It’s not like I am saving my best for the last. It’s just that there are so many embroidery styles I keep discovering, one post does not and cannot do justice. And each style has its own story to tell. And what is discovered must not be ignored, it must be shared right? Here’s something from the Chikankari chest of treasures.
In this post, which I cannot promise will be the last in the E for Embroidery series, I will share two exciting stories related to Chikankari.
Chikankari or commonly called ‘chikan’ is one of the most ubiquitous forms of embroidery seen on all types of Indian garments and not just sarees. I was personally excited about finding the meaning of the word ‘chikan’. I was wondering whether it would have something to do with the bird – but no, it did not turn out that way. ‘Chikan’ or ‘Chikeen’ is the Persian word for, well, embroidery or cloth filled with needle work. It was Empress Noor Jehan who first brought this art to our country. Synonymous with Lucknow and also called Lucknowi, Chikankari is an art form that finds patronage amongst both women and men.
I was lucky to find not one, but two stories related to the origin of Chikankari in India. Here’s the first.
The first story, mostly a tale passed down through the ages, speaks of a poor traveler was passing through a village near Lucknow in the summer. The traveler asked a poor peasant for some water. The peasant felt sorry for the traveler and offered him some milk and invited him to rest in the shade of his home. The traveler was so pleased with the hospitality that he promised to teach him an art which would never allow him to go hungry. The traveler trained the peasant in the art of Chikankari. After he mastered the art, the traveler disappeared. And that’s how Chikankari arrived in India.
And here’s the other.
This story rests on the belief that Chikankari was introduced in Lucknow in the 19th century through the court of Oundh. The Nawab of Oundh had a very large harem. A princess from the household of Murshidabad was married to the Nawab. She was a skilled seamstress and to escape from the boredom of the harem, she started embroidering a cap for the Nawab. She worked on it with rich white cotton threads on muslin cloth. She presented this gift to the Nawab personally. The Nawab was charmed by the gift that he started giving the princess extra attention. Seeing this, the other women in the harem got extremely jealous. So they too started embroidering different items of clothing. Soon they started making newer and different types of fine and delicate stitches.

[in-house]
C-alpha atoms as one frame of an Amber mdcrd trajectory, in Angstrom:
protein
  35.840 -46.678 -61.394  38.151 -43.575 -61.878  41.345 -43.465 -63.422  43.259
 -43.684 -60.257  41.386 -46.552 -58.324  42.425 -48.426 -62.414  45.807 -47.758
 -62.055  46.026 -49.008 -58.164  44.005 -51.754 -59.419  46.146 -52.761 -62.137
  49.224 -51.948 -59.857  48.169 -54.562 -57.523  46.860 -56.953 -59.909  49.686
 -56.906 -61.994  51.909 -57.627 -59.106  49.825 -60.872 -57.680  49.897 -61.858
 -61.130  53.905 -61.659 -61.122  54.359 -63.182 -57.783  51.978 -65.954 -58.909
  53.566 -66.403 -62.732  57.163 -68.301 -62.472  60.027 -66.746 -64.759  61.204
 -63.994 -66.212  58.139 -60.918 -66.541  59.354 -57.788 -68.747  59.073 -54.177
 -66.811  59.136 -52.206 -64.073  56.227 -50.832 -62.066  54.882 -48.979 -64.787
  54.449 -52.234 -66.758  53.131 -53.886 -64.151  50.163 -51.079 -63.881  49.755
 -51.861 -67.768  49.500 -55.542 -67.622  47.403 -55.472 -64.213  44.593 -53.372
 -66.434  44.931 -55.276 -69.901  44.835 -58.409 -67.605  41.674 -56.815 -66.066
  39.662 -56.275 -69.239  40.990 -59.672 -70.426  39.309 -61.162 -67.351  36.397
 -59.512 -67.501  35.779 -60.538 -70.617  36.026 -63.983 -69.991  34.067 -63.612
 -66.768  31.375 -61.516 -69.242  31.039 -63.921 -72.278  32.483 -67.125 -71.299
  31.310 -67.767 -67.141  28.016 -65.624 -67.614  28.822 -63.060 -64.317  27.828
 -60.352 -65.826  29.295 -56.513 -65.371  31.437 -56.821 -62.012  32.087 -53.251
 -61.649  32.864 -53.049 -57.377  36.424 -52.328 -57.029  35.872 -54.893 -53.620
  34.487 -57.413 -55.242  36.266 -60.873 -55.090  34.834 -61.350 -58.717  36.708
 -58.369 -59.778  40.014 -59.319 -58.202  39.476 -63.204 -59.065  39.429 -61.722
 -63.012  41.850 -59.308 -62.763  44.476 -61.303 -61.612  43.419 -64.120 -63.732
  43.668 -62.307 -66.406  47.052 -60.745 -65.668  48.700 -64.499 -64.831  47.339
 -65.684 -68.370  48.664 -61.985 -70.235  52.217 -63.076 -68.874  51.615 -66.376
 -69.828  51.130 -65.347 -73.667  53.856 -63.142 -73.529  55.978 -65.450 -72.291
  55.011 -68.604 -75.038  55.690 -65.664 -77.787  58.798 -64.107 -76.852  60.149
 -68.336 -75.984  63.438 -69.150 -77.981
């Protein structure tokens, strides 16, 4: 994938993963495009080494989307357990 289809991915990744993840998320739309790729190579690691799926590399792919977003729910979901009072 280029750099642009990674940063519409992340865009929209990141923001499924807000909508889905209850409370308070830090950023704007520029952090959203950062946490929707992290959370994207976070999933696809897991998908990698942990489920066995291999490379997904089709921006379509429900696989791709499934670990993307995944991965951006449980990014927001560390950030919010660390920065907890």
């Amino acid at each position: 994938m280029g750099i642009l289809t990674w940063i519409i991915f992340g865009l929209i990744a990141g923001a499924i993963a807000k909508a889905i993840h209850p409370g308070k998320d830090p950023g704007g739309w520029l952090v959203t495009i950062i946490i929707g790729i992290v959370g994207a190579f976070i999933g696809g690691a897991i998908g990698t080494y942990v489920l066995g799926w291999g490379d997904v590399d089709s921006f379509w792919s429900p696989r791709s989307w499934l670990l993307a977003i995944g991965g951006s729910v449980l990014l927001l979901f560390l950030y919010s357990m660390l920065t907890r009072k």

And thus was born a great work of art.
Traditionally, Chikankari was done on the purest, whitest Cottons and Muls. Something distinctive, elegant and highly aesthetic about white embroidery on white fabric caught the favour of royalty.
Today Chikanakari is found on all colours and all types of fabrics and to me it is just as beautiful. I find it interesting that designers are encouraging the experimentation of using Chikankari on sarees like the Maheshwaris and Mangalgiris. The coming together of different styles certainly adds to the merriment.
Even though a lot of Chikankari available today is machine-made, hand-made work is also easily available. Because of its popularity, it has managed to survive the onslaught of machine looms. This craft does not face threats of non-availability of ‘kaarigars’ or a narrowing of markets like some other embroidery.
Chikankari boasts of a variety of stitches. Wikipedia lists 37 types of stitches. I possibly cannot bring images of each type, but I am definitely going to try. Meanwhile, it would be interesting for some to read the names. Some do reveal a lot about the stitch just by the way they are named. For example Ghass ki patti or Kapkapi.
They are: Tepchi, Bakhiya, Hool, Zanzeera, Rahet, Banarsi, Khatau, Phanda, Murri, Jali, Turpai, Darzdari, Pechani, Bijli, Ghaspatti, Makra, Kauri, Hathkadi, Banjkali, Sazi, Karan, Kapkapi, Madrazi, Bulbul-chasm, Taj Mahal, Janjeera, Kangan, Dhania-patti, Rozan, Meharki, Chanapatti, Baalda, Jora, Keel kangan, Bulbul, Sidhaul and Ghas ki patti. Whew!
Before I conclude, time to say a big thanks to my friend for the stories on Chikankari from her notes when she studied textile design in J. J. School of Arts.
As I sign off, I am unsure what to bring you next week – E, F, A or B. Who knows? It’s good to go with the flow sometimes. Till then, wear Chikankari and keep summer at bay!